Tough congress for Brazil’s new indigenous caucus


In Brazil’s Oct. 2 general elections, five self-identified indigenous candidates won seats as federal deputies and two as senators—the highest number in the country’s history. The most celebrated victory was that of SĂ´nia Guajajara, a leader of her own Guajajara people in MaranhĂŁo state who has emerged as a voice for indigenous peoples on the national stage, and now takes a seat as deputy. But this new “Bancada do Cocar” (Feathered Headdress Caucus) will face tough odds in a generally more conservative National Congress. More seats were won by supporters of the reactionary outgoing president Jair Bolsonaro, and especially the Bancada Rural (Rural Caucus, dominated by the agribusiness lobby), in both the lower and upper houses. (Mongabay)

In the Oct. 30 presidential run-off,  left-populist Luiz Inacio “Lula” da Silva won a narrow victory—a stunning come-back after his corruption conviction was annulled by the Supreme Court just last year. For three tense days after the run-off, Bolsonaro, who had threatened not to respect the results if he lost, kept his silence. Truckers and other protesters meanwhile blocked highways in his support. Finally, on Nov. 2, Bolsonaro held a press conference to say he would “comply” with the constitution—without mentioning Lula or explicitly conceding. His chief of staff then took to the podium to say Bolsonaro had “authorized” the “transition” process. (AFP, The Guardian)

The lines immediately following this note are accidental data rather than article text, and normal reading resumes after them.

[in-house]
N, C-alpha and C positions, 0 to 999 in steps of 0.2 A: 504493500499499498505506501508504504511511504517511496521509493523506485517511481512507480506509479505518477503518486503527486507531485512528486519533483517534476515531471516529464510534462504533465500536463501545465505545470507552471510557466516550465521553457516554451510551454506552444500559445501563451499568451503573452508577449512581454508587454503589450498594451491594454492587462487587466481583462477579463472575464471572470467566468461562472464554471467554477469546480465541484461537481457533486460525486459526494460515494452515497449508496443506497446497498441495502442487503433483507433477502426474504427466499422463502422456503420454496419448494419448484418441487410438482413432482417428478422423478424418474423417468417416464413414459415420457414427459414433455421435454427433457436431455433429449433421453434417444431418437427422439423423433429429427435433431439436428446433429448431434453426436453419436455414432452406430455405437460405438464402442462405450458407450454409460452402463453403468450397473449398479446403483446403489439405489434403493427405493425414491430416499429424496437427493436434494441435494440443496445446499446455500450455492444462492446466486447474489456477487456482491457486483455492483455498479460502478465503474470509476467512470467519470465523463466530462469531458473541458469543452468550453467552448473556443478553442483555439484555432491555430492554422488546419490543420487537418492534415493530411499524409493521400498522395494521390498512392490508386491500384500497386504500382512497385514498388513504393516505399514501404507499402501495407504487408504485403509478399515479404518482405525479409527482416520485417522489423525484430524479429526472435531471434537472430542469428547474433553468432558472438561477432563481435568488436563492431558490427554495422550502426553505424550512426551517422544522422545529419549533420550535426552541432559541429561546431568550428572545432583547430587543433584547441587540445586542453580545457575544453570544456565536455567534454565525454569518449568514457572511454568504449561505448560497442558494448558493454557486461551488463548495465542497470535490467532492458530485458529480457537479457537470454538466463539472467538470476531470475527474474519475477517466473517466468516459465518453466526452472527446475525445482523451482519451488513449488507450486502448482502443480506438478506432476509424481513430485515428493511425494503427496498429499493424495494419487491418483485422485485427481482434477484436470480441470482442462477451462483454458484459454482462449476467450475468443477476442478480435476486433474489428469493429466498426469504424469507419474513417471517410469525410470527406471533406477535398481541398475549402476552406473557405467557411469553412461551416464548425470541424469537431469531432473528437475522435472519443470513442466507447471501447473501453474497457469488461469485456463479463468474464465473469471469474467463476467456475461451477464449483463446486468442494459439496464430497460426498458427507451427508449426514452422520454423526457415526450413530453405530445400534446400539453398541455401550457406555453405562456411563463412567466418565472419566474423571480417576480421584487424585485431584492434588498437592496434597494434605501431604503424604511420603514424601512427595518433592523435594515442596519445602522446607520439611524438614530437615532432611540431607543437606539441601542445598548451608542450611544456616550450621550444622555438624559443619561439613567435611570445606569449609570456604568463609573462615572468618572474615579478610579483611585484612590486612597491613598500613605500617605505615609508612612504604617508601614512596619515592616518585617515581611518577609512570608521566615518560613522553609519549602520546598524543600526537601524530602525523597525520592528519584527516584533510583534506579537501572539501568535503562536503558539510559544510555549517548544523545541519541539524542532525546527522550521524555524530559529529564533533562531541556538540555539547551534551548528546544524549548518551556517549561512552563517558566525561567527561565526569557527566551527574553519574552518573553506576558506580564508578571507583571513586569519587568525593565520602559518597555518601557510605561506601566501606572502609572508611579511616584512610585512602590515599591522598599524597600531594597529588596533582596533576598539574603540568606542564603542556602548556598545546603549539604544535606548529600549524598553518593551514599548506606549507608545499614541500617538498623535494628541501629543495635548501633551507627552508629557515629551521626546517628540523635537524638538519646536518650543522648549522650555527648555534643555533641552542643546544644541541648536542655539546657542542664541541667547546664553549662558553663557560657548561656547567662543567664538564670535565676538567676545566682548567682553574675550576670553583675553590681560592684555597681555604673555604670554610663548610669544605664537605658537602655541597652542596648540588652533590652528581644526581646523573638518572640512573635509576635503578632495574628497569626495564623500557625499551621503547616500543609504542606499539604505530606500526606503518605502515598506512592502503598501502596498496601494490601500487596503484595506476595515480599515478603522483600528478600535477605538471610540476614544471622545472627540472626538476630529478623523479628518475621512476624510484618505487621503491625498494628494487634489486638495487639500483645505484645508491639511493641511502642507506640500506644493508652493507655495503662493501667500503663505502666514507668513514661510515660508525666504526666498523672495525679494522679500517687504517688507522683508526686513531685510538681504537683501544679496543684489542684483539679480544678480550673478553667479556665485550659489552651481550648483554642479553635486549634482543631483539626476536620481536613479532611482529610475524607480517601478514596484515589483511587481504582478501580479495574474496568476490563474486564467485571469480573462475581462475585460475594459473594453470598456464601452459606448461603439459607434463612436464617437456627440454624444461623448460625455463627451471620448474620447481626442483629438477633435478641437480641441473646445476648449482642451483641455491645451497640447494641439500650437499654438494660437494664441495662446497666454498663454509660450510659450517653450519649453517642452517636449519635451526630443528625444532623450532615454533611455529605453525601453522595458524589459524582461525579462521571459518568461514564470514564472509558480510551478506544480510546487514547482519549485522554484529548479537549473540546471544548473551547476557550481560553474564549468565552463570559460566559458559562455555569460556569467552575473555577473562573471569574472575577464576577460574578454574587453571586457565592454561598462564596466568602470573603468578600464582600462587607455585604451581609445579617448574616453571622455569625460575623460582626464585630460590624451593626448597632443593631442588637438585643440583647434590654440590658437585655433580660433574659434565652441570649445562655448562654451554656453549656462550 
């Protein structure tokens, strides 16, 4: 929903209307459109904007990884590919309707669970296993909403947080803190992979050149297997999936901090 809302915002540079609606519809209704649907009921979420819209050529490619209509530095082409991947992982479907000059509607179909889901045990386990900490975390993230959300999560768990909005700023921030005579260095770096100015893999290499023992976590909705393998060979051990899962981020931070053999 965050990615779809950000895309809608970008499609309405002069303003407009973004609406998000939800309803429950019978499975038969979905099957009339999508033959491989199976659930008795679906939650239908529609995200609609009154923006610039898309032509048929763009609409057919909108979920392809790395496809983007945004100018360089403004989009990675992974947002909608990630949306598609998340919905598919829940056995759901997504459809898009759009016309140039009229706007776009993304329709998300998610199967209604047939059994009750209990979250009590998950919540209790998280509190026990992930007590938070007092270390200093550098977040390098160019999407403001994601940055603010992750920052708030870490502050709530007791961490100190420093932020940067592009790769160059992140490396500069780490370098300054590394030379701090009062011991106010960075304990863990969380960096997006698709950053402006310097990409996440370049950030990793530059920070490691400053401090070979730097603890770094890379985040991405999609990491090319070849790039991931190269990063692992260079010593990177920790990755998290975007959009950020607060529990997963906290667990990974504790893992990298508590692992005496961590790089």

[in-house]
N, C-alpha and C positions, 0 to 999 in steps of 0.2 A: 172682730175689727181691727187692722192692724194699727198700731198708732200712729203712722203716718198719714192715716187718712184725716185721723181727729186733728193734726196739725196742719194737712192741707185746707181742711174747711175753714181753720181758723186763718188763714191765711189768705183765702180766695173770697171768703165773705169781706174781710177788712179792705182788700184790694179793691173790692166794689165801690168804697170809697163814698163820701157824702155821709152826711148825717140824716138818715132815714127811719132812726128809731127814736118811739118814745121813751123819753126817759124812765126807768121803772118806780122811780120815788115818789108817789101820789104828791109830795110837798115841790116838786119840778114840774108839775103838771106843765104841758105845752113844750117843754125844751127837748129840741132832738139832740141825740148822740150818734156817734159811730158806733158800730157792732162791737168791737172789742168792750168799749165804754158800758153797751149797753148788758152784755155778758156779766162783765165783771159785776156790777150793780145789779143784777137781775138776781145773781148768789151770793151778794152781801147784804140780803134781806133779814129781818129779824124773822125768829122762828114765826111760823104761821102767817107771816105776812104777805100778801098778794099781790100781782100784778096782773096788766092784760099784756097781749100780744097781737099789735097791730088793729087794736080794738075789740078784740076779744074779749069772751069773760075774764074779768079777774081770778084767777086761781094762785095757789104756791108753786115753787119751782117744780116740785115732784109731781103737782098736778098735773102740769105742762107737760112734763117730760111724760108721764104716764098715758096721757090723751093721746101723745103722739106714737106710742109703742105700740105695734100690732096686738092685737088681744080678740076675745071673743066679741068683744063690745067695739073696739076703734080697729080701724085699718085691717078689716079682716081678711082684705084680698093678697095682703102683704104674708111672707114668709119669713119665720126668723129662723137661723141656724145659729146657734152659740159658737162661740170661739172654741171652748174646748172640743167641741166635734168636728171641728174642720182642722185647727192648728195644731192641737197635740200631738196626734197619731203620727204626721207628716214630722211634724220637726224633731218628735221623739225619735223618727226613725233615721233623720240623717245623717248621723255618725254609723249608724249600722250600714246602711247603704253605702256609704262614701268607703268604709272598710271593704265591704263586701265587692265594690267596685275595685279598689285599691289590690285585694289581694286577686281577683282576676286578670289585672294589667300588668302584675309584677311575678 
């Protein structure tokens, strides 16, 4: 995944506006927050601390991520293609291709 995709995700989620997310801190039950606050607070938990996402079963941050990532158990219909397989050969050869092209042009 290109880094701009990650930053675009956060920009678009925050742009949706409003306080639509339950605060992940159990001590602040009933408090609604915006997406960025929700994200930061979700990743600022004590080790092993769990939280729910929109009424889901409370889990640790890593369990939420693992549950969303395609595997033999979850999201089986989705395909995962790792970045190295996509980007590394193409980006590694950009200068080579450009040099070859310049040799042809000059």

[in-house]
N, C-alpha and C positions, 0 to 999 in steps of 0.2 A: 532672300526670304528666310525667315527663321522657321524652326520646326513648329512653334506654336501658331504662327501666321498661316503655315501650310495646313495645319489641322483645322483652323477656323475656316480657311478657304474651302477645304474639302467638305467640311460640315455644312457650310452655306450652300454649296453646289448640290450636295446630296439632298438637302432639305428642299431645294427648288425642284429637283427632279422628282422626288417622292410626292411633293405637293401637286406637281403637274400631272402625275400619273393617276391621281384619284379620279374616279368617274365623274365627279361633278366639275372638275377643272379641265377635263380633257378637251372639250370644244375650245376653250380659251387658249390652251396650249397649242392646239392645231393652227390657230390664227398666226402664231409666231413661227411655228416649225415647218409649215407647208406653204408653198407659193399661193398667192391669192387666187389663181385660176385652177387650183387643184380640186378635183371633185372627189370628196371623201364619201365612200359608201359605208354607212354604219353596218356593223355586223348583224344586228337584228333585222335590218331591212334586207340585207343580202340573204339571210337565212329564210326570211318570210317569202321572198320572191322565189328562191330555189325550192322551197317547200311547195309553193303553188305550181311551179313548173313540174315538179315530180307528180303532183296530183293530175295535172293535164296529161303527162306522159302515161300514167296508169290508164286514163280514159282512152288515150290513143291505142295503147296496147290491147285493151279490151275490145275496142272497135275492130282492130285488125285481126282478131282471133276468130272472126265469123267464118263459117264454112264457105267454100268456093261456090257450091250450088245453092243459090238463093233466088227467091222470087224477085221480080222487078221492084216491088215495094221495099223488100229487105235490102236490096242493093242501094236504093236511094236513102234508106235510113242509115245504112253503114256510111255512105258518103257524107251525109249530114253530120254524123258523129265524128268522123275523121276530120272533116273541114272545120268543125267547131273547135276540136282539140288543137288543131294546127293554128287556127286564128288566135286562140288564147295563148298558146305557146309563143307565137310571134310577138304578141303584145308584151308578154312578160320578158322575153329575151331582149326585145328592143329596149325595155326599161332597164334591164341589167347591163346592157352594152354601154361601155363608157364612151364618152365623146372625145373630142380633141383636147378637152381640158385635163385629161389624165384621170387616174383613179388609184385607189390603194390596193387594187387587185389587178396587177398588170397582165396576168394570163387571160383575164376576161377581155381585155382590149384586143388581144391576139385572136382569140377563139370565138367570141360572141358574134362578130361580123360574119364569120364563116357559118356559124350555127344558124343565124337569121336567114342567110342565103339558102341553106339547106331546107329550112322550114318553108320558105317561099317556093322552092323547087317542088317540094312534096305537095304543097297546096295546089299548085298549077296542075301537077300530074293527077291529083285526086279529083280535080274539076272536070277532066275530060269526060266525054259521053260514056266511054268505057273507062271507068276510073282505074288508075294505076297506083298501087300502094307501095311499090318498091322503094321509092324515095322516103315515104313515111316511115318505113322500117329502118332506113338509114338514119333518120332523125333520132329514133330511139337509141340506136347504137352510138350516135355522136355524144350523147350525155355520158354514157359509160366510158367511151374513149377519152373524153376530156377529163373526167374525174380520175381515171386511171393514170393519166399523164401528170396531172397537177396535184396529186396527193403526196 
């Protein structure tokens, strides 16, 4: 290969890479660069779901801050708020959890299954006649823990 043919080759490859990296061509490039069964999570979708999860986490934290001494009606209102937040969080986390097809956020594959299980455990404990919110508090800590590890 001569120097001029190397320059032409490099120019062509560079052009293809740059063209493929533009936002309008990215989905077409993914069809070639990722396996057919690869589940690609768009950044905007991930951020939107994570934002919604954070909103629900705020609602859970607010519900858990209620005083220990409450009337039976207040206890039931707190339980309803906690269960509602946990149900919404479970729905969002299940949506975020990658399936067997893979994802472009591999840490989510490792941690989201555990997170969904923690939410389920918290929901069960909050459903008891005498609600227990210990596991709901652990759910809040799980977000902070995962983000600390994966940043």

The destruction of the Amazon accelerated dramatically under Bolsonaro, who launched a legislative assault on rainforest protective measures. In 2004, the Amazon lost a staggering 28,000 square kilometers (roughly 7 million acres), but by 2012, that figure had fallen to just 4,600 square kilometers (1.1 million acres), according to Brazil’s National Institute for Space Research (INPE). This period roughly corresponds to Lula’s first presidency. Between August 1, 2019, and July 31, 2021—a period largely overlapping with Bolsonaro’s first three years in office—more than 34,000 square kilometers (8.4 million acres) were lost from the Amazon, not including losses attributed to natural forest fires. That’s an area larger than the entire national territory of Belgium, and a 52% increase over to the previous three years. (Vox)

Photo of indigenous leaders with president-elect Lula da Silva via Mongabay